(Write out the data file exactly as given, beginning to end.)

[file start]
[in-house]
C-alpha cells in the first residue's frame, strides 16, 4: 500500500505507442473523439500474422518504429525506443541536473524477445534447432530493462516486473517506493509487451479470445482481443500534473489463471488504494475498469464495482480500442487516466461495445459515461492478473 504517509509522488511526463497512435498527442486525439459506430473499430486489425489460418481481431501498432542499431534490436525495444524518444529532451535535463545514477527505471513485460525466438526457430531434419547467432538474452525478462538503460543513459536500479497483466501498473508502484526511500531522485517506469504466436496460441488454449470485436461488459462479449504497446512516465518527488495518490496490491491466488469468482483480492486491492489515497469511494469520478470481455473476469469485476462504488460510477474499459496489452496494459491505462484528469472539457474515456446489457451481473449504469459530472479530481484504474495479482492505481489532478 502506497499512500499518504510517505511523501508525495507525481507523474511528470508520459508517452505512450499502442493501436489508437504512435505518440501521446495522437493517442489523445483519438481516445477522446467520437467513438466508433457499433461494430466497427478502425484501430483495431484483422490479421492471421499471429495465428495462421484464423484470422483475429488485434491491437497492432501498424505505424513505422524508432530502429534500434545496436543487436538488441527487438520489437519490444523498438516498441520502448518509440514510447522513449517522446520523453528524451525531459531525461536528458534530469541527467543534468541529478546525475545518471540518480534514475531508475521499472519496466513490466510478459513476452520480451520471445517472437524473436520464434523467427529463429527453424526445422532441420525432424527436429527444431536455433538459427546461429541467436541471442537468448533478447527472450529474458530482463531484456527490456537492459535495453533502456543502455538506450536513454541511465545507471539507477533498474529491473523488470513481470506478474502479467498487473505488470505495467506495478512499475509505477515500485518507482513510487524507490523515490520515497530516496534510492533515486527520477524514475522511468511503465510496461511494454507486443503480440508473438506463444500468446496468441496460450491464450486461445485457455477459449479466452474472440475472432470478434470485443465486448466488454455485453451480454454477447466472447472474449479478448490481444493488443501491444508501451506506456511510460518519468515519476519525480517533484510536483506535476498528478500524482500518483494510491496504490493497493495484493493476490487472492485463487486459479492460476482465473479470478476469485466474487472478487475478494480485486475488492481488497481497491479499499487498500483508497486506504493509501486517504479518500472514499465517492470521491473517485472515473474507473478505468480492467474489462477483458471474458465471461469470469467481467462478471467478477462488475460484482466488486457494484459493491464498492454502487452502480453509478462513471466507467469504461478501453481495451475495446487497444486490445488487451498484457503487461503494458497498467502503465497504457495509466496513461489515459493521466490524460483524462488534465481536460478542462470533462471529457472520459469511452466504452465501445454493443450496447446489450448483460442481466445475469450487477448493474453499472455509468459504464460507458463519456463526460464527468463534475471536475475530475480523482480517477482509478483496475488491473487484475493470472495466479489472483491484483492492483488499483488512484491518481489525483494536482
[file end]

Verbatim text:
[in-house]
C-alpha cells in the first residue's frame, strides 16, 4: 500500500505507442473523439500474422518504429525506443541536473524477445534447432530493462516486473517506493509487451479470445482481443500534473489463471488504494475498469464495482480500442487516466461495445459515461492478473 504517509509522488511526463497512435498527442486525439459506430473499430486489425489460418481481431501498432542499431534490436525495444524518444529532451535535463545514477527505471513485460525466438526457430531434419547467432538474452525478462538503460543513459536500479497483466501498473508502484526511500531522485517506469504466436496460441488454449470485436461488459462479449504497446512516465518527488495518490496490491491466488469468482483480492486491492489515497469511494469520478470481455473476469469485476462504488460510477474499459496489452496494459491505462484528469472539457474515456446489457451481473449504469459530472479530481484504474495479482492505481489532478 502506497499512500499518504510517505511523501508525495507525481507523474511528470508520459508517452505512450499502442493501436489508437504512435505518440501521446495522437493517442489523445483519438481516445477522446467520437467513438466508433457499433461494430466497427478502425484501430483495431484483422490479421492471421499471429495465428495462421484464423484470422483475429488485434491491437497492432501498424505505424513505422524508432530502429534500434545496436543487436538488441527487438520489437519490444523498438516498441520502448518509440514510447522513449517522446520523453528524451525531459531525461536528458534530469541527467543534468541529478546525475545518471540518480534514475531508475521499472519496466513490466510478459513476452520480451520471445517472437524473436520464434523467427529463429527453424526445422532441420525432424527436429527444431536455433538459427546461429541467436541471442537468448533478447527472450529474458530482463531484456527490456537492459535495453533502456543502455538506450536513454541511465545507471539507477533498474529491473523488470513481470506478474502479467498487473505488470505495467506495478512499475509505477515500485518507482513510487524507490523515490520515497530516496534510492533515486527520477524514475522511468511503465510496461511494454507486443503480440508473438506463444500468446496468441496460450491464450486461445485457455477459449479466452474472440475472432470478434470485443465486448466488454455485453451480454454477447466472447472474449479478448490481444493488443501491444508501451506506456511510460518519468515519476519525480517533484510536483506535476498528478500524482500518483494510491496504490493497493495484493493476490487472492485463487486459479492460476482465473479470478476469485466474487472478487475478494480485486475488492481488497481497491479499499487498500483508497486506504493509501486517504479518500472514499465517492470521491473517485472515473474507473478505468480492467474489462477483458471474458465471461469470469467481467462478471467478477462488475460484482466488486457494484459493491464498492454502487452502480453509478462513471466507467469504461478501453481495451475495446487497444486490445488487451498484457503487461503494458497498467502503465497504457495509466496513461489515459493521466490524460483524462488534465481536460478542462470533462471529457472520459469511452466504452465501445454493443450496447446489450448483460442481466445475469450487477448493474453499472455509468459504464460507458463519456463526460464527468463534475471536475475530475480523482480517477482509478483496475488491473487484475493470472495466479489472483491484483492492483488499483488512484491518481489525483494536482